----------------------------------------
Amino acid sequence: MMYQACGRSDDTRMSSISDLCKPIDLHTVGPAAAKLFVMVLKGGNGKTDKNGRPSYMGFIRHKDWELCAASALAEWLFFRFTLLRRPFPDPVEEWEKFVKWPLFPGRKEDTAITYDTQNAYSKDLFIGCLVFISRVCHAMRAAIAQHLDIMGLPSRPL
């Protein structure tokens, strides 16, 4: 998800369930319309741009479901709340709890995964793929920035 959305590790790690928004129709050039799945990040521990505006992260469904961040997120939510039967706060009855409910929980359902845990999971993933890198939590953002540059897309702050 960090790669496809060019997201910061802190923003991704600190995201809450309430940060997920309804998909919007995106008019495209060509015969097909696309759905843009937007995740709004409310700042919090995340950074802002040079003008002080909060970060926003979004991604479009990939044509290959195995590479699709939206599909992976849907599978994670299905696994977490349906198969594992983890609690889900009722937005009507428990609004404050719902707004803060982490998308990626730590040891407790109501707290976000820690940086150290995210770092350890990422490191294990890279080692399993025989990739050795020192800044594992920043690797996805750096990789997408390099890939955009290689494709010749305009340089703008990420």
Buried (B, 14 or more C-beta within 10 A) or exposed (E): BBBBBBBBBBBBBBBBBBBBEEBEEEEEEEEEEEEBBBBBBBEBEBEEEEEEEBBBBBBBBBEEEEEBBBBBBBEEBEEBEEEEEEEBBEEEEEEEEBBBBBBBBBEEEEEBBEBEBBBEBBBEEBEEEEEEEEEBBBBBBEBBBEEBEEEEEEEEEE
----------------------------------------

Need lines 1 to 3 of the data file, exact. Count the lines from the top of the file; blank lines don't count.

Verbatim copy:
Amino acid sequence: MMYQACGRSDDTRMSSISDLCKPIDLHTVGPAAAKLFVMVLKGGNGKTDKNGRPSYMGFIRHKDWELCAASALAEWLFFRFTLLRRPFPDPVEEWEKFVKWPLFPGRKEDTAITYDTQNAYSKDLFIGCLVFISRVCHAMRAAIAQHLDIMGLPSRPL
């Protein structure tokens, strides 16, 4: 998800369930319309741009479901709340709890995964793929920035 959305590790790690928004129709050039799945990040521990505006992260469904961040997120939510039967706060009855409910929980359902845990999971993933890198939590953002540059897309702050 960090790669496809060019997201910061802190923003991704600190995201809450309430940060997920309804998909919007995106008019495209060509015969097909696309759905843009937007995740709004409310700042919090995340950074802002040079003008002080909060970060926003979004991604479009990939044509290959195995590479699709939206599909992976849907599978994670299905696994977490349906198969594992983890609690889900009722937005009507428990609004404050719902707004803060982490998308990626730590040891407790109501707290976000820690940086150290995210770092350890990422490191294990890279080692399993025989990739050795020192800044594992920043690797996805750096990789997408390099890939955009290689494709010749305009340089703008990420």
Buried (B, 14 or more C-beta within 10 A) or exposed (E): BBBBBBBBBBBBBBBBBBBBEEBEEEEEEEEEEEEBBBBBBBEBEBEEEEEEEBBBBBBBBBEEEEEBBBBBBBEEBEEBEEEEEEEBBEEEEEEEEBBBBBBBBBEEEEEBBEBEBBBEBBBEEBEEEEEEEEEBBBBBBEBBBEEBEEEEEEEEEE